Factfile on SARS-CoV-2 variants of concern, including up to Omicron variant ( AFP / John SAEKI)

The misleading video also mixes together findings from clinical studies with the results of so-called "real-life" studies, which examine results outside of a controlled lab environment.

For example, the first study displayed in the montage shared by Musk found that AstraZeneca's vaccine was 100 percent effective against death and risk of hospitalization in a phase III clinical trial, the final stage before commercial production.

Another article from Axios published in May 2021 (archived here) which was included in the video references results from a "real-life" study conducted by the US Centers for Disease Control and Prevention (CDC), which tested American healthcare workers for the virus after being vaccinated with at least two doses of the shot.

"Real-life" studies are conducted using data collected during vaccination campaigns on a random sample of people which can therefore influence results.

The different stages required to calculate the effectiveness of a Covid-19 vaccine ( AFP / Bertille LAGORCE, Sophie RAMIS)

Cirillo also pointed out that all the vaccines in the video were different. The clip mixed together results from different companies using different technologies, such as the Pfizer messenger RNA vaccines and the Johnson & Johnson adenovirus vaccine, which grant immunity differently.

Different levels of effectiveness

Yves Buisson, an epidemiologist and member of the French National Academy of Medicine, told AFP on 3 October 2023, that "epidemiologists distinguish between several levels of effectiveness."

The first, determined in clinical trials, "is a vaccine's ability to elicit an immune response, known as immunogenicity," often measured by the level of antibodies in the blood, he explained.

The second level is clinical efficacy. When a vaccinated person is confronted with the virus "they can be contaminated without getting an infection, or they can get an infection without getting sick, or they can get sick and even die."

Christian Bogdan, a professor of infection immunology at the Friedrich-Alexander-Universität Erlangen-Nürnberg and member of the Standing Committee on Vaccination (STIKO) at Germany's Robert Koch Institute, told AFP that the protection provided by Covid-19 vaccines against serious illness had been proven in studies conducted before and after the public release of the shots.

"The vaccines primarily protect against severe Covid-19 infections (e.g. pneumonia) and not against milder upper respiratory tract infections," Bogdan wrote in an email on October 7.

Boosters and decreased efficacy

A handful of the headlines at the end of the video invoke the concept of booster shots, such as an article from the Daily Mail published in October 2021 (archived here) which expressed concern about fading immunity several months after the injection.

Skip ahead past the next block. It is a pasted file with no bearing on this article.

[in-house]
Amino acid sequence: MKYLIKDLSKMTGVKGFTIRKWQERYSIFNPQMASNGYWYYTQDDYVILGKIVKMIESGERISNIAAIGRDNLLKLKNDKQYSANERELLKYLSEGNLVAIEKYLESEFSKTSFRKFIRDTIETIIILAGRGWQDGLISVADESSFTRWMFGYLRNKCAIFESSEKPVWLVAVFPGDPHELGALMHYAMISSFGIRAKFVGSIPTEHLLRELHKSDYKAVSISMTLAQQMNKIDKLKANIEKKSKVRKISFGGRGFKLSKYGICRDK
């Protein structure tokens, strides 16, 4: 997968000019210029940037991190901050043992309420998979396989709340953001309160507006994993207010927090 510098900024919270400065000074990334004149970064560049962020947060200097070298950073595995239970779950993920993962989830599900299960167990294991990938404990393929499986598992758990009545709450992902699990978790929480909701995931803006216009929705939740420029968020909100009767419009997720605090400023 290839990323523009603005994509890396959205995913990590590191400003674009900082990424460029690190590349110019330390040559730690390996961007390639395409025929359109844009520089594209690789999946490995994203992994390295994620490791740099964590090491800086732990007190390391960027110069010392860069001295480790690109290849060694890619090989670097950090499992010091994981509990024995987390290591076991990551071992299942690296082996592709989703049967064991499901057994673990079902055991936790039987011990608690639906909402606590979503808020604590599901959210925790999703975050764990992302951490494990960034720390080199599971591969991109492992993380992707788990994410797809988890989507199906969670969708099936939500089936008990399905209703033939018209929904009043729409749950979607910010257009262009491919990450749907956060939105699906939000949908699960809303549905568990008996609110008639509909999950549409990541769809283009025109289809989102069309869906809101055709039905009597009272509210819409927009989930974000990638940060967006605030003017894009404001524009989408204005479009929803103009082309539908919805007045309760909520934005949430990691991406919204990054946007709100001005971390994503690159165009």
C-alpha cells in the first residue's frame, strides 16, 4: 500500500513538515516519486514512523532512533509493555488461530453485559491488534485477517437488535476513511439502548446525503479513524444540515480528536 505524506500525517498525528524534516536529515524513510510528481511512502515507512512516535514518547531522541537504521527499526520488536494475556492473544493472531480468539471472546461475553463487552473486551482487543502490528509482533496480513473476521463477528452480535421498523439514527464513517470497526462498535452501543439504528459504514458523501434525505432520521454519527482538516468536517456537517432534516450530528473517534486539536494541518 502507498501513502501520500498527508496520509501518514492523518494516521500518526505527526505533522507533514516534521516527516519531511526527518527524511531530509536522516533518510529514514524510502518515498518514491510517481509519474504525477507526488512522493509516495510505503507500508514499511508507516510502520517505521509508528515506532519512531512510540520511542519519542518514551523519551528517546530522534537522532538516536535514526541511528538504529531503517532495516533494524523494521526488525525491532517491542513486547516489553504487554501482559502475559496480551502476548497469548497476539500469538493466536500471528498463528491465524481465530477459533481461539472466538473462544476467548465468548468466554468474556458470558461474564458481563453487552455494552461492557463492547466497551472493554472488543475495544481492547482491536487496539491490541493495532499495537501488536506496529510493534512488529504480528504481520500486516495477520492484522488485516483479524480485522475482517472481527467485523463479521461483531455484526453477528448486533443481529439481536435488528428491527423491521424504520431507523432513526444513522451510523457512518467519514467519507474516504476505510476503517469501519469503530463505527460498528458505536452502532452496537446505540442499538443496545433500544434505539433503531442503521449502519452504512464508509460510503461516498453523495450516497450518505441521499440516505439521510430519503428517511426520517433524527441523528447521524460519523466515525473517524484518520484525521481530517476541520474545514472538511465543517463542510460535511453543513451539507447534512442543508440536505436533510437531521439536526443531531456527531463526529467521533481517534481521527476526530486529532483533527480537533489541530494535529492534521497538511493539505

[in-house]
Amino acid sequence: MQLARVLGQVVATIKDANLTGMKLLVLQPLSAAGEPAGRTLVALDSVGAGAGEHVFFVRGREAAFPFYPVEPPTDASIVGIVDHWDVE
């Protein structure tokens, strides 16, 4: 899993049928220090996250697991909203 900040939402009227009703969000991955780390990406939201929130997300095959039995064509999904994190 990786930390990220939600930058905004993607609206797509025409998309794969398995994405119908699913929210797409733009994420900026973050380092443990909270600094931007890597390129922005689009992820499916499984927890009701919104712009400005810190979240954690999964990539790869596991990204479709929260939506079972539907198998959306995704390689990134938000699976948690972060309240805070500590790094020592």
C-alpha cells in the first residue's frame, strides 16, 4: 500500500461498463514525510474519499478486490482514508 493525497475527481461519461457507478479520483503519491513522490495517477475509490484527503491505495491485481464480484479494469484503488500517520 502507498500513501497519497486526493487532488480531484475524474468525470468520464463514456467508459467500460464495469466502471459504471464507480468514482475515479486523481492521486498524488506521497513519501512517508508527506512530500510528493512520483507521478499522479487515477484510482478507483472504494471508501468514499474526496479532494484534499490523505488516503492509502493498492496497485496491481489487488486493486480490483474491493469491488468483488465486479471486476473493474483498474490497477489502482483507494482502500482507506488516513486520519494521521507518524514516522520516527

Screenshot of an X post taken October 4, 2023

Buisson pointed out that while some vaccines provide lifelong protection against infection -- such as hepatitis B and measles inoculations -- others only provide short-term immunity -- such as diphtheria and tetanus, which must be repeated every 10 years.

"Not all vaccines are equivalent because they do not activate the same parts of our immune system," he said.

Some vaccines trigger a "sterilizing" immunity, where the response generated by the shot completely blocks the virus, as was the case with the smallpox vaccine, which eradicated the disease in 1980.

According to Hartmut Hengel, head of the Institute for Virology at the University Hospital Freiburg in Germany, the Covid-19 vaccine provides "effective immunity," which does not prevent the body from being infected but will prevent the development of the main symptoms of the disease. He pointed out that immunological memory will still decrease over time.

"The mRNA vaccines are effective, although the SARS-CoV-2 variants reduce efficacy due to escape mutations" and decreases in immunological memory, he said.

The video also discusses the potential side effects of the vaccine. Doctors have previously told AFP that some adverse reactions, such as swelling and fever, are expected to resolve within a few days of receiving the shot. Health agencies are also tracking rare, but serious adverse reactions including pericarditis and myocarditis, which impact the heart, but doctors told AFP patients are returning to normal activity in less than a year.

Medical professionals have consistently said that the benefits of receiving Covid-19 jabs outweigh the risks of adverse reactions.

More of AFP's reporting on misinformation about the pandemic can be found here.